Do you know what percentage of your 1-RM (one repetition maximum) is optimal to increase strength? It is often thought to improve muscular strength, you lift a lower number of repetitions (typically 5–8) at 66–90 percent of your 1-RM. Jefit looked into this question and this is what the research showed.
What is 1-RM Anyway?
The term 1-RM signifies the maximum amount of weight someone can lift for one repetition of a given exercise. When you lift any repetition maximum type of weight, you should not be able to complete additional repetitions. If you can, it’s not a true max set for that exercise. The idea is you give everything you have in that first repetition – as the name implies.
Is 1-RM an Effective Way to Test?
Numerous studies have assessed the reliability of the 1-RM test. A 2012 study by Dongguk University, Korea, examined the reliability of the 1-RM test based on muscle group and gender. The researchers reported that 1-RM testing is a reliable measurement to assess muscle strength changes regardless of muscle group location or gender.
In 2009, a study by Victoria University, published in the Journal of Sports Science and Medicine, looked at the reliability of the 1-RM strength test for untrained subjects. Both men and women, aged 18-35 years, participated in the study. They concluded, 1-RM was a reliable method of evaluating the maximal strength in that age group.
As with anything else, it’s important to make sure your body is properly warm-up prior to executing any max set. This is accomplished by using multiple lighter sets as you “build up” to your 1-RM, final set. Once you have determined a 1-RM in a squat or bench press, for example, you’re then able to work at different intensity levels over time using a specific percent of your 1-RM score. The percentage you work at ultimately depends on what your training goals are.
Examples Using Percentage of 1-RM
The following are a few examples of how an exercise using percent 1-RM can be expressed:
- 3 x 8 @ 75% – Three sets of 8 repetitions at 75% of the 1-RM
- 8/80%, 6/85%, 6/85%, 4/90% – Eight repetitions at 80%, 2 sets of six repetitions at 85%, and four repetitions at 90% of the 1-RM
Research on 1-RM Percentage Use
A small 2012 study by McMaster University, Canada, published in the Journal of Applied Physiology, compared training effects of light weights to heavy weights. Over a 10-week period, researchers tested the effects of performing leg extensions with either heavy (80 percent of 1-RM) or light (30 percent of 1-RM) weights. The researchers found that both heavy and light loads increased muscle mass equally. But for building strength, the 80 percent load produced superior results.
In a study out of Brazil, researchers looked at the influence of percentage of 1-RM strength test on repetition performance during resistance exercise. The study involved a small group of healthy, male subjects who had been strength training for at least one year. The leg press, Scott arm, and knee flexion were used in this study due to its common use in exercise programs.
The study conclude that in 80 percent and 90 percent of 1-RM, the number of repetitions is higher in exercises involving lower limbs compared with upper limb exercises. While in 70 percent of the cases no differences were found. It seems that single-joint exercises perform less repetitions than multi-joint (e.g leg extension vs. leg press) while upper limbs showed more number of repetitions and total load in 70 percent of 1-RM.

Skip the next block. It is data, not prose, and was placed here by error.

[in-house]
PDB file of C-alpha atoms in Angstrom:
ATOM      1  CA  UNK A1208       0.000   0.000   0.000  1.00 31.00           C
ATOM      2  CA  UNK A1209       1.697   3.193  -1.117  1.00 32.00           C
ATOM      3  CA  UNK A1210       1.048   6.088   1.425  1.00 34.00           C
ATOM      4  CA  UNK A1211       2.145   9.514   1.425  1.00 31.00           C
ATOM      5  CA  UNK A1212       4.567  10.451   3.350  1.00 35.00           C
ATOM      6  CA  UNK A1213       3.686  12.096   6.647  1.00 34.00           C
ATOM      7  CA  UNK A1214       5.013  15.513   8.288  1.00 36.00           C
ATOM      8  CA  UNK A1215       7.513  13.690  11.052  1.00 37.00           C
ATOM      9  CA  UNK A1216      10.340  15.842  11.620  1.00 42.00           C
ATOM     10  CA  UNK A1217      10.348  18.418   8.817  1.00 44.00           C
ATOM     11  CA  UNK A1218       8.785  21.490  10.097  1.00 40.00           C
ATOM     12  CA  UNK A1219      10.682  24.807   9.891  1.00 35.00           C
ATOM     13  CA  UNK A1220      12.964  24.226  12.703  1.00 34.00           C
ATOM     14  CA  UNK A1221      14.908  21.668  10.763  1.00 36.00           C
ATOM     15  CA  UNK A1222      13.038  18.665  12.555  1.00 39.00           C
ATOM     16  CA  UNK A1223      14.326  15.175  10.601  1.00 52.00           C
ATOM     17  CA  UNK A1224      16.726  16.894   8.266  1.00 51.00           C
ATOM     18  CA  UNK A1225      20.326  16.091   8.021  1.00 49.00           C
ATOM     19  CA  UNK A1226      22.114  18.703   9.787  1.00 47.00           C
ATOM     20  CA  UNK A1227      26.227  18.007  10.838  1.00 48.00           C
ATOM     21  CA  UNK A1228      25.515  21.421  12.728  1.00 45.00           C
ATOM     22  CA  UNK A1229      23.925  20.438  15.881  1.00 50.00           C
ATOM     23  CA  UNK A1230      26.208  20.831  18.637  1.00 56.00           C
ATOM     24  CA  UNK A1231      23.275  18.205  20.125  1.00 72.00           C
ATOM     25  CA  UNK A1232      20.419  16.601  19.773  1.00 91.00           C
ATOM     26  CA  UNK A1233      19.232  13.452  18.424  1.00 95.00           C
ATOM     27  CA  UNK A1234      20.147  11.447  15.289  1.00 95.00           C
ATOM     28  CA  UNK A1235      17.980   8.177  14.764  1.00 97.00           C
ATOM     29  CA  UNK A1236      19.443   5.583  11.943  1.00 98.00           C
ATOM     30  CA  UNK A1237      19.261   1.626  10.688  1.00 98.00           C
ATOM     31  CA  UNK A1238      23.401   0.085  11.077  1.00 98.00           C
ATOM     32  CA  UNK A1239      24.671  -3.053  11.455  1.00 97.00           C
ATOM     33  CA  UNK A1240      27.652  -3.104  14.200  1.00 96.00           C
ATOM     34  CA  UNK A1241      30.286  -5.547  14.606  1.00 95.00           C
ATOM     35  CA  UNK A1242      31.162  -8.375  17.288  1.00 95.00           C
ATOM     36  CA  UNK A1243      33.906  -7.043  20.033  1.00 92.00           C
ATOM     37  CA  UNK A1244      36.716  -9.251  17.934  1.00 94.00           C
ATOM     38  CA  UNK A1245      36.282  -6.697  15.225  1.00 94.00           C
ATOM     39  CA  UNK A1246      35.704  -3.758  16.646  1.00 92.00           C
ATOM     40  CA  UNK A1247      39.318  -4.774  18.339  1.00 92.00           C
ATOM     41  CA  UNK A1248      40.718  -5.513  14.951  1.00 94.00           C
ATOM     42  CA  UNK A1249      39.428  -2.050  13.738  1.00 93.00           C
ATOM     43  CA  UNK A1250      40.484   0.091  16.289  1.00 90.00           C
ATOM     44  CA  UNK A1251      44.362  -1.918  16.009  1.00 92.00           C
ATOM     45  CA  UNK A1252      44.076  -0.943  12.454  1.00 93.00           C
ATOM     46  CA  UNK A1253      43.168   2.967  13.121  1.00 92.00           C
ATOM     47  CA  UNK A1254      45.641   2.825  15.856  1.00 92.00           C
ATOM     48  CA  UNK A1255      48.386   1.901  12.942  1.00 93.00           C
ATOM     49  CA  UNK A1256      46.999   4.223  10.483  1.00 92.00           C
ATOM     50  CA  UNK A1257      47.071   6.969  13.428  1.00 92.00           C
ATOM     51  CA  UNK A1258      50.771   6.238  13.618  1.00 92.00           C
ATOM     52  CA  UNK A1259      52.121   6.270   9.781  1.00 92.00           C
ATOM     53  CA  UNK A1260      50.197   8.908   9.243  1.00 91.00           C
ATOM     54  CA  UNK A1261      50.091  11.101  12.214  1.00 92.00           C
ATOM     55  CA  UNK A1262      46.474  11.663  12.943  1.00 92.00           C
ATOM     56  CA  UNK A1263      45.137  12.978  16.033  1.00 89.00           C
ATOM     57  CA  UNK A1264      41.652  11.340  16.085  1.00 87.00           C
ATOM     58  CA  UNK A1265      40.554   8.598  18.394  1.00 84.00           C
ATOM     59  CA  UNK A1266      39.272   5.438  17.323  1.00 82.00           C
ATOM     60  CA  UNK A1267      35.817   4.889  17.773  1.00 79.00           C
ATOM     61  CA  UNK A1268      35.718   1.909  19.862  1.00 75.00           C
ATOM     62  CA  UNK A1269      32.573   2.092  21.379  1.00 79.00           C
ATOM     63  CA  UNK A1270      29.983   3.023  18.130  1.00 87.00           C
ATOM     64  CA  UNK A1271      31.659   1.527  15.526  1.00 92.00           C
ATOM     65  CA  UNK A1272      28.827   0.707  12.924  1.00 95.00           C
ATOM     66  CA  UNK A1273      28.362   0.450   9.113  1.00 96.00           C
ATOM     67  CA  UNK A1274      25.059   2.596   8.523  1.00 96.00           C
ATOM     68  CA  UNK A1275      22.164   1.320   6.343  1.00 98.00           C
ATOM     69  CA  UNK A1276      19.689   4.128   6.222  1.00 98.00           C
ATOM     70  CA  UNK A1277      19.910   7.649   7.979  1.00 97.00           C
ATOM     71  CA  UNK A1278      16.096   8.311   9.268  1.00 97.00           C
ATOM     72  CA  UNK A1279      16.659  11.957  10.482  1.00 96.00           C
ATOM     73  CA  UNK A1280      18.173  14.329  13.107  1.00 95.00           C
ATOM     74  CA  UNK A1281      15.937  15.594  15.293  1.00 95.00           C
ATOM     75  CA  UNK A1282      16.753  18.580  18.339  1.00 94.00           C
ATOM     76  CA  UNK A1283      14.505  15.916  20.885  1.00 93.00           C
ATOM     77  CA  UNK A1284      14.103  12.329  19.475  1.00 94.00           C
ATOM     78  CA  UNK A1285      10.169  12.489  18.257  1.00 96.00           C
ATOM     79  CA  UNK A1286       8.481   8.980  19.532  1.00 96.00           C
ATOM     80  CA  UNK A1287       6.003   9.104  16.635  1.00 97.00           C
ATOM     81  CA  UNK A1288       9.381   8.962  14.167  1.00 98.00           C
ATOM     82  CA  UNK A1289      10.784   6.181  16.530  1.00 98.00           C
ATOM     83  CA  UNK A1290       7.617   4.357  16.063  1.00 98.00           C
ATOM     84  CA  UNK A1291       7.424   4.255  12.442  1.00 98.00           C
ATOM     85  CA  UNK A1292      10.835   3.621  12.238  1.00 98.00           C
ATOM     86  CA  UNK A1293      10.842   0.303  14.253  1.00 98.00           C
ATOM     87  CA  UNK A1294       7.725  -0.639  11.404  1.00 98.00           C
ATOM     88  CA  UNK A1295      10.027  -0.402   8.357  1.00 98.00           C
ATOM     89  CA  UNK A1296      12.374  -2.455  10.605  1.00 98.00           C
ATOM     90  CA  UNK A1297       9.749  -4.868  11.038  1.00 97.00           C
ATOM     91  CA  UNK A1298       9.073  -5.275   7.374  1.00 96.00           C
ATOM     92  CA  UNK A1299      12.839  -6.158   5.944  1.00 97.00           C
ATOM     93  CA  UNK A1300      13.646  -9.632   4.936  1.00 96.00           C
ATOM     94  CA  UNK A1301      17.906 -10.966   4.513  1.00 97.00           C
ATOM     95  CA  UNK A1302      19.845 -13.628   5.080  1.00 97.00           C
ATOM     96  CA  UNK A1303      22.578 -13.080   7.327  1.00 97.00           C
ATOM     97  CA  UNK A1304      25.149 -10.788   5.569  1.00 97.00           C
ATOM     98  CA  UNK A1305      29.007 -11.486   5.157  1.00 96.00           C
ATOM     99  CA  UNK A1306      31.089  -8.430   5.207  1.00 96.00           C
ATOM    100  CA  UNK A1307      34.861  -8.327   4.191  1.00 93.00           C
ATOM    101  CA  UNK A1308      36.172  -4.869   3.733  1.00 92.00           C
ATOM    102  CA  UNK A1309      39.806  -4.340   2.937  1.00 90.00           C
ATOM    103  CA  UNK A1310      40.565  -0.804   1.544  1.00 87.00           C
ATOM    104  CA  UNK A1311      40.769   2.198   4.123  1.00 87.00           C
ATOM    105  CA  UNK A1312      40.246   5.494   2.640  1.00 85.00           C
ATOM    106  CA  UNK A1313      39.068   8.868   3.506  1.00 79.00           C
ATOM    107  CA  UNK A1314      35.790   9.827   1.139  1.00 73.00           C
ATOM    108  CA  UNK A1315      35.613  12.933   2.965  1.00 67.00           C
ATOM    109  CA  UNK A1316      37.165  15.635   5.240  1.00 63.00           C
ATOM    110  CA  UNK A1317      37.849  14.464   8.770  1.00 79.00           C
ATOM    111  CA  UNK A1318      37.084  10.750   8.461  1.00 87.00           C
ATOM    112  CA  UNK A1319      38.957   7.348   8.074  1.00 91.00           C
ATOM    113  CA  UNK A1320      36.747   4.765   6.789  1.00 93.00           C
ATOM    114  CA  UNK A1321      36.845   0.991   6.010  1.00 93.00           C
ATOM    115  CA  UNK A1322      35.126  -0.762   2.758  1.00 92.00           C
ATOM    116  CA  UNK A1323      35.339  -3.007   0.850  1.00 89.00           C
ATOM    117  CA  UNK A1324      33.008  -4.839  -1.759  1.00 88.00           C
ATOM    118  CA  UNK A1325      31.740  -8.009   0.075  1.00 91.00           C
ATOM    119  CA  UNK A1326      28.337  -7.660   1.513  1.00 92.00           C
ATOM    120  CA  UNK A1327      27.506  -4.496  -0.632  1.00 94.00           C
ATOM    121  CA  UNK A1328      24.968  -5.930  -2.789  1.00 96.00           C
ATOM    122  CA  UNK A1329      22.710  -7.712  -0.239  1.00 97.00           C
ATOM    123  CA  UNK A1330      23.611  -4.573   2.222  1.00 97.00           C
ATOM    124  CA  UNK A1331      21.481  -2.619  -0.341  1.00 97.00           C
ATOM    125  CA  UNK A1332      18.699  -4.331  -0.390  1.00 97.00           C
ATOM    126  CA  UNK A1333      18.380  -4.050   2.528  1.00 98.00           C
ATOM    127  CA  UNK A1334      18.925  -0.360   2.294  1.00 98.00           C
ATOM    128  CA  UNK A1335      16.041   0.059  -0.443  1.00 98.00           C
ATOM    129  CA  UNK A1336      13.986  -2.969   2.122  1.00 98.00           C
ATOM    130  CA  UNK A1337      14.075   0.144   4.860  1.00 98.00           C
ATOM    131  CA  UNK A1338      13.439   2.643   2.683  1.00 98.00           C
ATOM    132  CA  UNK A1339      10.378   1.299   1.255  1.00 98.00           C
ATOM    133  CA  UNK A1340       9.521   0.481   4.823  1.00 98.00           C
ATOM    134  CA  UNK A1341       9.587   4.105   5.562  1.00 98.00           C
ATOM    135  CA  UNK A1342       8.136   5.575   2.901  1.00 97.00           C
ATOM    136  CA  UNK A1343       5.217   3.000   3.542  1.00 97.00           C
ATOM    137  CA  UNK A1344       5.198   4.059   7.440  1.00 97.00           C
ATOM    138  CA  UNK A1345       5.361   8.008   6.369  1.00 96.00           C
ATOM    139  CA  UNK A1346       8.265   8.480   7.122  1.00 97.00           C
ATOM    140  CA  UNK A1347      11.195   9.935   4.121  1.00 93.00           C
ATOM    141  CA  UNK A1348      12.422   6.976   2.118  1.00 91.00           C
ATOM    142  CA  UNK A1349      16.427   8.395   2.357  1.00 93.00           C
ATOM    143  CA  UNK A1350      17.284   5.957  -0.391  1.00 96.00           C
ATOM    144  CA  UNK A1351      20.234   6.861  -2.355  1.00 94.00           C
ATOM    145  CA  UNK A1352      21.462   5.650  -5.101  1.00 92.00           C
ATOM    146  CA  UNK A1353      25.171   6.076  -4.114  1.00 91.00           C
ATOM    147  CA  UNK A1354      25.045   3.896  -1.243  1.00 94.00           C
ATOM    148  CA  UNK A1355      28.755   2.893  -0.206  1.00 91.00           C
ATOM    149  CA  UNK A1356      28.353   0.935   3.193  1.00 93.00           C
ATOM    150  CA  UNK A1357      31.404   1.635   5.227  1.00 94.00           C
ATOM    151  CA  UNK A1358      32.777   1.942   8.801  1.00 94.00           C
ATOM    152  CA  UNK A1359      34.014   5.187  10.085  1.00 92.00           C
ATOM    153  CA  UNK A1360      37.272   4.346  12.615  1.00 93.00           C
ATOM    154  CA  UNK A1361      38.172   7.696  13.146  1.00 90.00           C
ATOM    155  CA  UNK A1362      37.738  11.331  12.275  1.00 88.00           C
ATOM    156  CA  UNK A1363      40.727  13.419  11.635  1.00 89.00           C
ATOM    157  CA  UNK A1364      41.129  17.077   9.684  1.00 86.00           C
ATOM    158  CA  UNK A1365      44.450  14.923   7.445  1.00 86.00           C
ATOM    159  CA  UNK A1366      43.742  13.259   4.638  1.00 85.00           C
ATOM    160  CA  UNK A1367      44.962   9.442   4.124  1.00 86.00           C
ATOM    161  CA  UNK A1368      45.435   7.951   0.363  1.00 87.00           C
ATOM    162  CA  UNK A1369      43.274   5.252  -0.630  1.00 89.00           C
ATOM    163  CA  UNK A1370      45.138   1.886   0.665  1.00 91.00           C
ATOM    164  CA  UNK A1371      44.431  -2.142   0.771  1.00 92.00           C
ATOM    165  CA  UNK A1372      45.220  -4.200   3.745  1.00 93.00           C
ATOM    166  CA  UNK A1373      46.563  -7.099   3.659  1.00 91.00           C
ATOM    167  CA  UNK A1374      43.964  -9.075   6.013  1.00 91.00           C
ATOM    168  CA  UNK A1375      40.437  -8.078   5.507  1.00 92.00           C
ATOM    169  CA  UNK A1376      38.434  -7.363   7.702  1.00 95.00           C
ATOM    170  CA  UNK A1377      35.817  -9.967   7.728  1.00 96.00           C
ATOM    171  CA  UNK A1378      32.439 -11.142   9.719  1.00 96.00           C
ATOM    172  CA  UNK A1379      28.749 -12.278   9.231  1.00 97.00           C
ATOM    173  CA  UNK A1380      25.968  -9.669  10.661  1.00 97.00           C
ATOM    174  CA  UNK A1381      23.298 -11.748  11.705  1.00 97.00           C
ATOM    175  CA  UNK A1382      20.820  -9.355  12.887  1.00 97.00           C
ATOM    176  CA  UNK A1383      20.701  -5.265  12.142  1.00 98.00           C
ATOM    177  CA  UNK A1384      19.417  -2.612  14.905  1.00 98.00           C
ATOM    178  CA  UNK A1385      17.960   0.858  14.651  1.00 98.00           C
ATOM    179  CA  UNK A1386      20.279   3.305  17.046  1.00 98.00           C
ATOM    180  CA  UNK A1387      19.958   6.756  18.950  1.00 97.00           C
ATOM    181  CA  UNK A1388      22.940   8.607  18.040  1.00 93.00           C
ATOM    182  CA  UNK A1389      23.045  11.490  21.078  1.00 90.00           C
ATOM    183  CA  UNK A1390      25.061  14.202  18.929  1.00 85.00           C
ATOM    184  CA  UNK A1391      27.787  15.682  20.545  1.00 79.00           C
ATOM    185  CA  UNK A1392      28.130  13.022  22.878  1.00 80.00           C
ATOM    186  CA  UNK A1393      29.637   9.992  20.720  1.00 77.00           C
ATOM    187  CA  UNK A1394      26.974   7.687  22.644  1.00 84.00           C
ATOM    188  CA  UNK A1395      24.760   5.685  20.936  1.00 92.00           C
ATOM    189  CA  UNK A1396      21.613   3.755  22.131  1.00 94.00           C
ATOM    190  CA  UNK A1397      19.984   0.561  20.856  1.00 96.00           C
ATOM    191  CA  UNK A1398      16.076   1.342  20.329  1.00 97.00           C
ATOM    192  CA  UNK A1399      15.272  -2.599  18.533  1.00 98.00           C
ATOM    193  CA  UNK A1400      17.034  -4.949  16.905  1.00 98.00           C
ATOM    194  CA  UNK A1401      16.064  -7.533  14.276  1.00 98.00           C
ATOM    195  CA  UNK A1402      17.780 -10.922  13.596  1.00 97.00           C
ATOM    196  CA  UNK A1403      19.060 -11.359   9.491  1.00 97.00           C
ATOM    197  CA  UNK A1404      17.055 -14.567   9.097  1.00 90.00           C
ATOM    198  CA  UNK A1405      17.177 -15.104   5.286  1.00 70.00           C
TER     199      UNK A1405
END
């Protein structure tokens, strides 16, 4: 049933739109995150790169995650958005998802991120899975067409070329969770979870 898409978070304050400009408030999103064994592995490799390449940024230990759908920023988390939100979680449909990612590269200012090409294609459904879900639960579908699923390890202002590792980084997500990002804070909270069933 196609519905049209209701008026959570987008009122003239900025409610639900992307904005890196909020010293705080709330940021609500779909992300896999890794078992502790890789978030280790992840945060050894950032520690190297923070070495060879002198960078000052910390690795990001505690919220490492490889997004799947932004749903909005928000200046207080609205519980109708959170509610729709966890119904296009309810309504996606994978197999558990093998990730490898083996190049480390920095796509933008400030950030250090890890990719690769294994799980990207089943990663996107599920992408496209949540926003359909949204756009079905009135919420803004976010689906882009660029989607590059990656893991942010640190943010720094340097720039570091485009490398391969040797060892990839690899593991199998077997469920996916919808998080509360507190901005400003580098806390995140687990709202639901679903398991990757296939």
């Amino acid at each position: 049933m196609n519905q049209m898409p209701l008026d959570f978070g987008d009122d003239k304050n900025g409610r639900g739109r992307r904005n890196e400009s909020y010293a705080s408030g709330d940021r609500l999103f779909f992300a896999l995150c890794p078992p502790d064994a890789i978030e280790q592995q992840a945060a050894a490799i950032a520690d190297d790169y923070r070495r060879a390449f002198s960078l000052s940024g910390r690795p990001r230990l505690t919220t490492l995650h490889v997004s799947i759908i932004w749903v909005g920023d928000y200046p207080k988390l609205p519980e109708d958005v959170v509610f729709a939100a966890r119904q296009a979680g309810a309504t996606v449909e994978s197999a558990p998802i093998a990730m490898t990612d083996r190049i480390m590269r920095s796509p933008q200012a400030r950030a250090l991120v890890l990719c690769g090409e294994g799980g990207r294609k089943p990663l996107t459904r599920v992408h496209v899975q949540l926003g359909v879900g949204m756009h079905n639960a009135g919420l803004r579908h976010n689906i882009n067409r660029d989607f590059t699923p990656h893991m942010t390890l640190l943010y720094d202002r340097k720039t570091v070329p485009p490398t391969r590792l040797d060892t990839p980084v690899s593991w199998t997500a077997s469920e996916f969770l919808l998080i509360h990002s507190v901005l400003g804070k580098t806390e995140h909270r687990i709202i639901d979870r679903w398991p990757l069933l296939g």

A 2020 review published in Sports Medicine looked at two popular ways to prescribe load for developing maximal strength. The review involved 22 studies comprising a total of 761 participants (585 males and 176 females). The aim of the study was to compare the effectiveness of percentage 1-RM and repetition maximum targets as load prescription methods for the development of maximal strength.
The results showed percent 1-RM elicited greater improvements in maximal strength (4.6%) in comparison with RM targets. More research, however, is needed to fully investigate the efficacy of both these methods, specifically direct comparisons between the two methods.
Finally, Jenkins and colleagues, saw greater increases in muscle activation performing leg extension, to failure, using 80 percent of 1-RM compared to other percent 1-RM over a 6-week period. Maximal muscle activation is important because it’s warranted when trying to increase strength.
There are many training variables that need to be managed when trying to increase strength. When it comes to choosing the best percentage of 1-RM to ensure strength gains, the best answer according to the research is probably a range. It will depend also on the training experience of the individual. If someone is a novice and just starting out, research has previously shown as little as 66 percent of 1-RM can do the trick. As a person becomes stronger and more experienced, though, that number increases to about 75 percent. Finally, as the person develops the necessary strength and mobility to handle heavy loads, the percentage can increase once more to 80-90 percent of 1-RM.
Here is a great training load chart from the NSCA that can help.
Use The Jefit App For All Your 1-RM Needs
Try Jefit app, named best app for 2020 and 2021 by PC Magazine, Men’s Health, The Manual and the Greatist. The app comes equipped with a customizable workout planner and training log. The app also has ability to track data, offer audio cues, and has a feature to share workouts with friends. Take advantage of Jefit’s exercise database for your strength workouts. Visit our members-only Facebook group. Connect with like-minded people, share tips, and advice to help get closer to reaching your fitness goals. Try one of the new interval-based workouts and add it to your weekly training schedule. Stay strong with Jefit as you live your fitness lifestyle.